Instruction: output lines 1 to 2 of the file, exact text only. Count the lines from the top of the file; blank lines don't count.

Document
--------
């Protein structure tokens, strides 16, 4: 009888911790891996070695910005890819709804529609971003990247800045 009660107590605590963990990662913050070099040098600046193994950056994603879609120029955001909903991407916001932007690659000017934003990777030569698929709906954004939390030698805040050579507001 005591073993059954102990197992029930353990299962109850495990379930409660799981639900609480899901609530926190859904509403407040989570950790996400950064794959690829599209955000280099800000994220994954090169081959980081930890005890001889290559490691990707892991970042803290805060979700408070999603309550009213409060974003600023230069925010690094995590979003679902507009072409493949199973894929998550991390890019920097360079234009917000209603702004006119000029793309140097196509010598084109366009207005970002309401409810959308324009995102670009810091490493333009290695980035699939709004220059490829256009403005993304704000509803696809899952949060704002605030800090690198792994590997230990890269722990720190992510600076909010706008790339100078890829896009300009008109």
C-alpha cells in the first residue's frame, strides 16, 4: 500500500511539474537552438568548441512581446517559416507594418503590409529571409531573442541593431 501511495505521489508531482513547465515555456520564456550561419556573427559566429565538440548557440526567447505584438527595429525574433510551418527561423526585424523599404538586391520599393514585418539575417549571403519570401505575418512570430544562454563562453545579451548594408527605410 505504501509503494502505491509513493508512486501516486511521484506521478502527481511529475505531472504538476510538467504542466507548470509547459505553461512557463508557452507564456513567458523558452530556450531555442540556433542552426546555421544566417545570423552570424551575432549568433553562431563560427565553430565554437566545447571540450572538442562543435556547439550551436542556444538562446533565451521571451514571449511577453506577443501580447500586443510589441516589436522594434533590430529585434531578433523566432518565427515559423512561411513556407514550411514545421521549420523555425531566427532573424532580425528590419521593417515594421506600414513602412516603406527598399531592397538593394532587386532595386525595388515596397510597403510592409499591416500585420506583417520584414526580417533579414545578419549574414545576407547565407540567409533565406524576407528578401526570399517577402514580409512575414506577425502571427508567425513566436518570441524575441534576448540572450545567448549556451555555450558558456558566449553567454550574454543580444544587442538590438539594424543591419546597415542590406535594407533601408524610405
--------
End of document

């Protein structure tokens, strides 16, 4: 009888911790891996070695910005890819709804529609971003990247800045 009660107590605590963990990662913050070099040098600046193994950056994603879609120029955001909903991407916001932007690659000017934003990777030569698929709906954004939390030698805040050579507001 005591073993059954102990197992029930353990299962109850495990379930409660799981639900609480899901609530926190859904509403407040989570950790996400950064794959690829599209955000280099800000994220994954090169081959980081930890005890001889290559490691990707892991970042803290805060979700408070999603309550009213409060974003600023230069925010690094995590979003679902507009072409493949199973894929998550991390890019920097360079234009917000209603702004006119000029793309140097196509010598084109366009207005970002309401409810959308324009995102670009810091490493333009290695980035699939709004220059490829256009403005993304704000509803696809899952949060704002605030800090690198792994590997230990890269722990720190992510600076909010706008790339100078890829896009300009008109």
C-alpha cells in the first residue's frame, strides 16, 4: 500500500511539474537552438568548441512581446517559416507594418503590409529571409531573442541593431 501511495505521489508531482513547465515555456520564456550561419556573427559566429565538440548557440526567447505584438527595429525574433510551418527561423526585424523599404538586391520599393514585418539575417549571403519570401505575418512570430544562454563562453545579451548594408527605410 505504501509503494502505491509513493508512486501516486511521484506521478502527481511529475505531472504538476510538467504542466507548470509547459505553461512557463508557452507564456513567458523558452530556450531555442540556433542552426546555421544566417545570423552570424551575432549568433553562431563560427565553430565554437566545447571540450572538442562543435556547439550551436542556444538562446533565451521571451514571449511577453506577443501580447500586443510589441516589436522594434533590430529585434531578433523566432518565427515559423512561411513556407514550411514545421521549420523555425531566427532573424532580425528590419521593417515594421506600414513602412516603406527598399531592397538593394532587386532595386525595388515596397510597403510592409499591416500585420506583417520584414526580417533579414545578419549574414545576407547565407540567409533565406524576407528578401526570399517577402514580409512575414506577425502571427508567425513566436518570441524575441534576448540572450545567448549556451555555450558558456558566449553567454550574454543580444544587442538590438539594424543591419546597415542590406535594407533601408524610405